Yet while corporations continue to have such an outsized role in funding both major political parties, it is unclear whether substantive change is even possible. The debate over whether this represents a victory for racial justice can be had, but what seems unmistakable is that the real winners in this election were corporate America, who could not lose, whoever won.

Feature photo | Senate candidate Jon Ossoff introduces President-elect Joe Biden in Atlanta, Jan. 4, 2021, as he campaigns for Raphael Warnock and Ossoff. Carolyn Kaster | AP

Alan MacLeod is a Staff Writer for MintPress News. After completing his PhD in 2017 he published two books: Bad News From Venezuela: Twenty Years of Fake News and Misreporting and Propaganda in the Information Age: Still Manufacturing Consent. He has also contributed to Fairness and Accuracy in ReportingThe GuardianSalonThe GrayzoneJacobin MagazineCommon Dreams the American Herald Tribune and The Canary.

The post Georgia Dems Relied Heavily on Massive Corporate War Chest to Cinch Historic Election appeared first on MintPress News.

Democracy Now! Stealing Georgia198,000 Georgia Residents Were Illegally Purged

Published by Anonymous (not verified) on Wed, 06/01/2021 - 5:05am in

Democracy Now! airs our report on vote theft in Georgia, narrated by Debra Messing, and speaks with activist LaTosha Brown, co-founder of Black Voters Matter and the co-plaintiff in our case against Georgia Secretary of State, Brad Raffensperger ... READ MORE

Stealing Georgia: Raffensperger is No HeroThe Real Story of Jim Crow Tactics in the Senate Runoff Race

Published by Anonymous (not verified) on Tue, 05/01/2021 - 9:25am in

Despite the hype, an investigative report released today reveals Georgia Secretary of State Brad Raffensperger is no hero defending democracy from Trump. Rather, in this investigative film Raffensperger is exposed for using vote suppression Jim Crow tactics — even misleading a federal court to keep... READ MORE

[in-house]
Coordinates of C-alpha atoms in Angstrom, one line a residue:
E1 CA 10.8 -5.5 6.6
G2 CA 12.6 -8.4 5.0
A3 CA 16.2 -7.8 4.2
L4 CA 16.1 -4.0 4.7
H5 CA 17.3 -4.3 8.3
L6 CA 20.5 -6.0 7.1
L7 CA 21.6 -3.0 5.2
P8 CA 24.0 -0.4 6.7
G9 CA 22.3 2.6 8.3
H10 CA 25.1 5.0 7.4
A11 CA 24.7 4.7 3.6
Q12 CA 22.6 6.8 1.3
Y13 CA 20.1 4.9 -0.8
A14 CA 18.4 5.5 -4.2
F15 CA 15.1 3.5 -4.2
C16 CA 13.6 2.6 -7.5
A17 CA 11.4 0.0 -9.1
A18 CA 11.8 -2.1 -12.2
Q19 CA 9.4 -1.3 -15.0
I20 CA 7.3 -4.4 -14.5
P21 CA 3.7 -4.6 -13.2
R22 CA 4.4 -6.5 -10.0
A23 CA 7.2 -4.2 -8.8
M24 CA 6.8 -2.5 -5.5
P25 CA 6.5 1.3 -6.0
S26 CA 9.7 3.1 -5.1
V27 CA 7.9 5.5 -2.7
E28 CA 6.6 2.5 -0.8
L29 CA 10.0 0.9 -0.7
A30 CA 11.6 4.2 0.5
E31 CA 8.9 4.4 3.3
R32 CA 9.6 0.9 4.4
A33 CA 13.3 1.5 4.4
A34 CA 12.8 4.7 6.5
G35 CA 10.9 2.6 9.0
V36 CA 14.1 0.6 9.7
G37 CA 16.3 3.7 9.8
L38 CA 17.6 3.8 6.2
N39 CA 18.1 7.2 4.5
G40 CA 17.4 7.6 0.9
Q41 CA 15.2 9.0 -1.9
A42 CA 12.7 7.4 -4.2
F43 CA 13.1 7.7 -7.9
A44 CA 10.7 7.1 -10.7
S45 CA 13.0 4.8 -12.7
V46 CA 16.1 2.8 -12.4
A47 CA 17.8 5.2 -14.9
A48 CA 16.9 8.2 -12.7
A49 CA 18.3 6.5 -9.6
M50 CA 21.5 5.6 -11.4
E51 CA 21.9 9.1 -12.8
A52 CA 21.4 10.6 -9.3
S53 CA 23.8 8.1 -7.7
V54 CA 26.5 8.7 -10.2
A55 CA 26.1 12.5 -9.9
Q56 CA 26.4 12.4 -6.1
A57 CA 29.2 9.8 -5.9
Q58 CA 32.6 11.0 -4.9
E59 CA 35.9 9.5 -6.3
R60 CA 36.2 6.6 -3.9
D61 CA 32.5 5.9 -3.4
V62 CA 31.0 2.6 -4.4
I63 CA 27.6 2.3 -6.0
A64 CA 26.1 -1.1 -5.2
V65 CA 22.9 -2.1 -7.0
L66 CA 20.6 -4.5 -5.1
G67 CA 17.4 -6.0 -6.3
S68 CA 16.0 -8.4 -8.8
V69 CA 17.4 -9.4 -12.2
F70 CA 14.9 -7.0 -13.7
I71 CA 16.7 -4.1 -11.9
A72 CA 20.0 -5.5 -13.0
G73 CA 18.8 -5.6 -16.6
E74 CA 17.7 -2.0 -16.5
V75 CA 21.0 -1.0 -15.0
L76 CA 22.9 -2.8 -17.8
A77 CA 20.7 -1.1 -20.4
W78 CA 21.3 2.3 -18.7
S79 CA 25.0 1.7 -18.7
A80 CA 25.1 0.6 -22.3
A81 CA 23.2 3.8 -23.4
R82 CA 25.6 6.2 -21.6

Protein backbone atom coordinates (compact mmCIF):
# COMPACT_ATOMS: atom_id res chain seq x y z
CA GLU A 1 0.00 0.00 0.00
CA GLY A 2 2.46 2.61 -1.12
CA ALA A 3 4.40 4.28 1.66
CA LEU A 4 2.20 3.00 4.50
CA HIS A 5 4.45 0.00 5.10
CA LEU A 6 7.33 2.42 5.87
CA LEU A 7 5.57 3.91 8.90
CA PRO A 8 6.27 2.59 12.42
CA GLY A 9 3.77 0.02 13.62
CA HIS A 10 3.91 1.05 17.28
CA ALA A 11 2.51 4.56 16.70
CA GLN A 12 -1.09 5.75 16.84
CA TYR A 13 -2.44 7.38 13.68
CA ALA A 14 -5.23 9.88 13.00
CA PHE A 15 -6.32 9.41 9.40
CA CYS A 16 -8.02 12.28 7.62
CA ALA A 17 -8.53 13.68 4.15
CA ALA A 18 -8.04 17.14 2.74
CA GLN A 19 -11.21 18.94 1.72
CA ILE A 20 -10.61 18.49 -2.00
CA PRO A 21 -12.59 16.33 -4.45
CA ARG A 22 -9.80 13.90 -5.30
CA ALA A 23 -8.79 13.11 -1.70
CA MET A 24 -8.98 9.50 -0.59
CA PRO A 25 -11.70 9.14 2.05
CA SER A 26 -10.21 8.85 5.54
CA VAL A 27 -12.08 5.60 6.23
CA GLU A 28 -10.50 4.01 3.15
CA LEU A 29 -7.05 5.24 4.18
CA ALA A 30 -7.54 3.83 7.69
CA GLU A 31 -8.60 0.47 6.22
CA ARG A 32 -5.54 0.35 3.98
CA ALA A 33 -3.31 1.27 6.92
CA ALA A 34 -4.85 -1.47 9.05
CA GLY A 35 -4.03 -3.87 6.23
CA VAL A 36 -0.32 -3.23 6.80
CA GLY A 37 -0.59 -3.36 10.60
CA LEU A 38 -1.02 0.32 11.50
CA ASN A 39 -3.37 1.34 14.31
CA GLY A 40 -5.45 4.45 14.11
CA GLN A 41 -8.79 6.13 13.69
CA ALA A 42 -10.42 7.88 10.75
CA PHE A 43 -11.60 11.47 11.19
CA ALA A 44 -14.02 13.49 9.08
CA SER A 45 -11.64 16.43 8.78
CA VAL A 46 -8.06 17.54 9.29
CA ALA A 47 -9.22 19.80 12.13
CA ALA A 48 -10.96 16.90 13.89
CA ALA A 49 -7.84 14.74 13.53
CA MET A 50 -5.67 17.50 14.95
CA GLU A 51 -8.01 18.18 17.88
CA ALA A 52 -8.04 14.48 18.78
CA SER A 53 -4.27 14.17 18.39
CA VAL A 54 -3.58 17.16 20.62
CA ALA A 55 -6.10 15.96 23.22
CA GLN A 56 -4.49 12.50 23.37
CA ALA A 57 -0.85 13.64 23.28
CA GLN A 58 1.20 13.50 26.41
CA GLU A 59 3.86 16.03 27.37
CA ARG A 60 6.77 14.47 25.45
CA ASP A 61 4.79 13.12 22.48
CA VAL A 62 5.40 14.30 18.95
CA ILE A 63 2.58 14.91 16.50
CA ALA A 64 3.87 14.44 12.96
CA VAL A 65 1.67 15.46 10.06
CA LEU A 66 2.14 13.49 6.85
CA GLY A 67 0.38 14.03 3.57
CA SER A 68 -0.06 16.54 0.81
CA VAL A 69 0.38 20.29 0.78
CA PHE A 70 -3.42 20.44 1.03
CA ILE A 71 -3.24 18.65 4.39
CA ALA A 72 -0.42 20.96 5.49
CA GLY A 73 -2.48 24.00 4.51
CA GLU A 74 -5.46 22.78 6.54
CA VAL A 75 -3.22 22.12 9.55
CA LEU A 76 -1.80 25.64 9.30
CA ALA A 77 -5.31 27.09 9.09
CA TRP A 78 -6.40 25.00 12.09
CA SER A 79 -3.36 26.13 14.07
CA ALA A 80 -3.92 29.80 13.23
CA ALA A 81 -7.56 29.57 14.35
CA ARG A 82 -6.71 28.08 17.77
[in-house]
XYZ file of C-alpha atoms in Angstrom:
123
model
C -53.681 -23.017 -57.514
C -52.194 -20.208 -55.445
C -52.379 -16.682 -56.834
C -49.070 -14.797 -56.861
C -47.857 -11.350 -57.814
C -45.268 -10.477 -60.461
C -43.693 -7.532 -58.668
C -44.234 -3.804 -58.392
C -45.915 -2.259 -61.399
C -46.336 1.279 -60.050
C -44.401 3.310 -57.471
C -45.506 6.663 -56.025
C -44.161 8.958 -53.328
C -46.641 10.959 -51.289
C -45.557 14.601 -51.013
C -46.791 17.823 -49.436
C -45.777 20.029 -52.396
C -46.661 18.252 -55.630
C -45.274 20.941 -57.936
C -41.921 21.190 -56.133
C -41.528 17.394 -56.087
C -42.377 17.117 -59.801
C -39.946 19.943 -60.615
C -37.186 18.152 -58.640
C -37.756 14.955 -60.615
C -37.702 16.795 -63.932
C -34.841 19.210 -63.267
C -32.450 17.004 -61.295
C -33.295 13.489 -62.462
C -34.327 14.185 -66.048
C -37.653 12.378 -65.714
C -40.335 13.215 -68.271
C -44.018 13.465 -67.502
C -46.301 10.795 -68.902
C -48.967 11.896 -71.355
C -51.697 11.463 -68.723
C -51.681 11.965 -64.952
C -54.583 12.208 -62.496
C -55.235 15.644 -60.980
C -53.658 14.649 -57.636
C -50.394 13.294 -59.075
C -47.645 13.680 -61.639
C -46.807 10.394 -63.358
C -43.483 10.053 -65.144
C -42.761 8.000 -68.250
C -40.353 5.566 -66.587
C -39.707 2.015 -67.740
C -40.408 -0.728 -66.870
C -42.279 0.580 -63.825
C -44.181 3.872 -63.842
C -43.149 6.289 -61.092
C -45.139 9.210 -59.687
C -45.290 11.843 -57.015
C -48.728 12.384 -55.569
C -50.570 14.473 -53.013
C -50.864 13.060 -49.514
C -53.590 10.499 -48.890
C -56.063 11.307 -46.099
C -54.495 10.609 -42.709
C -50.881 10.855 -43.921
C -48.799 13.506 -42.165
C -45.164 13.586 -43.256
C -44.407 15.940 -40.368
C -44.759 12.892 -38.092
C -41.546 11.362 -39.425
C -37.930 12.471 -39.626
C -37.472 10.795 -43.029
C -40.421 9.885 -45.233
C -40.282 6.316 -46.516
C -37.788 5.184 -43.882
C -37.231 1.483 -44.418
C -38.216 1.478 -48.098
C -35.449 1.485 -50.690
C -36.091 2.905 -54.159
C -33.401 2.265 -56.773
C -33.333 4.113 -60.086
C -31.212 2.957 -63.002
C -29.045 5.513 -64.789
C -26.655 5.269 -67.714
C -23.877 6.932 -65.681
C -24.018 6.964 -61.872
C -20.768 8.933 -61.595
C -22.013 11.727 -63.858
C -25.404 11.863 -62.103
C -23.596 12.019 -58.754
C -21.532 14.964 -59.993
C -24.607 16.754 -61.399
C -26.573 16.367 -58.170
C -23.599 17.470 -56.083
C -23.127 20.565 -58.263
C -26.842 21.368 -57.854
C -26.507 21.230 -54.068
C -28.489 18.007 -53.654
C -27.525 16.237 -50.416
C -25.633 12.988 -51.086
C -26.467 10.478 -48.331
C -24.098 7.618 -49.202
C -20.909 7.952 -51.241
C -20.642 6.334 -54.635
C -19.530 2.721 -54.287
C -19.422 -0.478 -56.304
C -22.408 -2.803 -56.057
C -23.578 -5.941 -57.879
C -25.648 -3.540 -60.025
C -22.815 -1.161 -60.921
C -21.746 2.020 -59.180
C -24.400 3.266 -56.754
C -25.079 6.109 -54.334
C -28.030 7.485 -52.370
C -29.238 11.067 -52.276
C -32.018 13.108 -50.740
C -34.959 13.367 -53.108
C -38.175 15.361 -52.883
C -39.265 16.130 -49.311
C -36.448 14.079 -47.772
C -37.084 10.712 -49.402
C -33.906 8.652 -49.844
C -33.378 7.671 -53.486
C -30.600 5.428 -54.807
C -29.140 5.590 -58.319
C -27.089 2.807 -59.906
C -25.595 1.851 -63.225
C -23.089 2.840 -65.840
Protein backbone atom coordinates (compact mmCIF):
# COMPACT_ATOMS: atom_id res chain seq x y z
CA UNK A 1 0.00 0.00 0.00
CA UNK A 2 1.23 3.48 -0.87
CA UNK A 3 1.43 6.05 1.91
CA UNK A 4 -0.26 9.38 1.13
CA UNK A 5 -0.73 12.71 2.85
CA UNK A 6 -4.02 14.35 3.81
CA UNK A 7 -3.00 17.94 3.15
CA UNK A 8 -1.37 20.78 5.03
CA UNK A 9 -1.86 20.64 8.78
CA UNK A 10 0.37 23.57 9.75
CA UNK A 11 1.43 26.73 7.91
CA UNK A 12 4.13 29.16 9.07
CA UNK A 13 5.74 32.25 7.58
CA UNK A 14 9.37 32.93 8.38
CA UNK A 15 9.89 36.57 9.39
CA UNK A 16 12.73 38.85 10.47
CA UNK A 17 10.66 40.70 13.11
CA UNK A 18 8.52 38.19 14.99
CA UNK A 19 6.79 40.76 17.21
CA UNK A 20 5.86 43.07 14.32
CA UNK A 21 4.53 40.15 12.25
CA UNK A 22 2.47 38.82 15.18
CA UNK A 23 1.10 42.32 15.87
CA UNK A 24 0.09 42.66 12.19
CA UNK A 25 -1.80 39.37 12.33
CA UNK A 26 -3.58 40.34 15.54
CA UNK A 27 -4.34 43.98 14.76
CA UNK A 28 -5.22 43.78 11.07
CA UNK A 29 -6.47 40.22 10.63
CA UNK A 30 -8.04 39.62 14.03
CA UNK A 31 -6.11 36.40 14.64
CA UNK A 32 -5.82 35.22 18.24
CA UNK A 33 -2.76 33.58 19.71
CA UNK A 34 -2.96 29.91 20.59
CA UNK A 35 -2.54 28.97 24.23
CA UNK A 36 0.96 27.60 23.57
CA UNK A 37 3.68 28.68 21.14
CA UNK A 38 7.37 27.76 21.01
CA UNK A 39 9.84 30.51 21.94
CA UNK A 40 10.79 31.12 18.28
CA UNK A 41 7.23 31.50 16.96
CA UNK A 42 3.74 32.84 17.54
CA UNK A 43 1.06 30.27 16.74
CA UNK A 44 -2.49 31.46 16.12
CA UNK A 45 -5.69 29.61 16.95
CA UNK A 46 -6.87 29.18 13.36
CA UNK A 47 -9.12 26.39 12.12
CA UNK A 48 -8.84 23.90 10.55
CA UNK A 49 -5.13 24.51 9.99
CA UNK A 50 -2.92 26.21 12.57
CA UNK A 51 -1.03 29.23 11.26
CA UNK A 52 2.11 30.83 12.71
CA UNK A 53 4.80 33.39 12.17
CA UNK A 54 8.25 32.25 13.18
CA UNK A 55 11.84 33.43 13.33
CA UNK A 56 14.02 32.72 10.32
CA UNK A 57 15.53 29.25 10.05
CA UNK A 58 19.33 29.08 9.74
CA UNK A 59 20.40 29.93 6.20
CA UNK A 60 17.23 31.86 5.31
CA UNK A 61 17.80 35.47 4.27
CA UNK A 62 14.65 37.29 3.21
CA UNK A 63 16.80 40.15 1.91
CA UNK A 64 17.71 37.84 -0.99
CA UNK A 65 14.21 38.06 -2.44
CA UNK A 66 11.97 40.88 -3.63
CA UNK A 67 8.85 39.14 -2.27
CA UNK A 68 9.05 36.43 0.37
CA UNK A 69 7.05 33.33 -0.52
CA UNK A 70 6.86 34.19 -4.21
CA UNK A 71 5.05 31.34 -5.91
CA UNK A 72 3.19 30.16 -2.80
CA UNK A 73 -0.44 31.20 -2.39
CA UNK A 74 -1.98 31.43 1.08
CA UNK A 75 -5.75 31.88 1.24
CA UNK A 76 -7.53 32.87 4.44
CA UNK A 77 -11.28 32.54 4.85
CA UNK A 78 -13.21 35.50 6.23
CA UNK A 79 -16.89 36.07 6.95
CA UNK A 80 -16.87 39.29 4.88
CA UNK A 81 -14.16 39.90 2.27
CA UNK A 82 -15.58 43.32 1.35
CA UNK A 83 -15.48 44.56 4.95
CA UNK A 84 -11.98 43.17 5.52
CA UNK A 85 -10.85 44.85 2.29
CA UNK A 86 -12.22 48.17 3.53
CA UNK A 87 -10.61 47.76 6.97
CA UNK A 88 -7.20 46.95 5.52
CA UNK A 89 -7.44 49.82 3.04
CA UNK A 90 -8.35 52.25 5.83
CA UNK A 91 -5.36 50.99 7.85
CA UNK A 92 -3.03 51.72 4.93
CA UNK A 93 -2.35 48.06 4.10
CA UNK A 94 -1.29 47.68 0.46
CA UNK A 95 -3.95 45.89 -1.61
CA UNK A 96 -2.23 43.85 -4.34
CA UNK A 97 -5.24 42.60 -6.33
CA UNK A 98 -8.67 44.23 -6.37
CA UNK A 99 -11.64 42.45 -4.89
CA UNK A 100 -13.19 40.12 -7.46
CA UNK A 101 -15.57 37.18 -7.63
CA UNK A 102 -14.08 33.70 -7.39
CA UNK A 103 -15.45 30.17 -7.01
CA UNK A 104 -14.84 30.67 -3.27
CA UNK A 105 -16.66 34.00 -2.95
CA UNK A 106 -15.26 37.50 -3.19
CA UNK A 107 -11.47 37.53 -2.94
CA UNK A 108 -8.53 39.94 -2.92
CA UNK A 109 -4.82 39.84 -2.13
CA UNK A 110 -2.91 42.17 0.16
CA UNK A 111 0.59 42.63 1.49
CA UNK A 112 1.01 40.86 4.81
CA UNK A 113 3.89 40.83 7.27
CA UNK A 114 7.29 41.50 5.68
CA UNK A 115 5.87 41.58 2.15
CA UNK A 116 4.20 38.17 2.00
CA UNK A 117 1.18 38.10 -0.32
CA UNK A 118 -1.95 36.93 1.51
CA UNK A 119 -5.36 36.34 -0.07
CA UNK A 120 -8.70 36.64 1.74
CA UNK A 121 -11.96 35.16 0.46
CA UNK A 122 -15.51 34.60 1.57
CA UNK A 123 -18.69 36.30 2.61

I Observed Venezuela’s Elections Firsthand: Here’s What the US Media Got Wrong

Published by Anonymous (not verified) on Tue, 05/01/2021 - 2:51am in

In early December, I traveled to Venezuela to serve as an election observer during the country’s national assembly election. I was part of a group of eight people from Canada and the United States organized by CodePink. There were about two hundred international observers in total, including the Latin American Council of Electoral Experts. I have served as an official election observer in Honduras and was an unofficial observer during Venezuela’s 2015 national assembly election.

 

Meeting opposition leaders

Before the election, our small group met with eight leaders from the Democratic Alliance, a major opposition coalition. Pedro Jose Rojas of Accion Democratica told us that U.S. sanctions were not doing what they claimed. Instead, he said, they are hurting average citizens. Bruno Gallo of Avanca Progressista proclaimed Venezuela needs negotiation, not confrontation. Juan Carlos Alvarado of the Christian Democratic Party said that Venezuelans have been “victims of politics,” and that dialogue and flexibility are needed.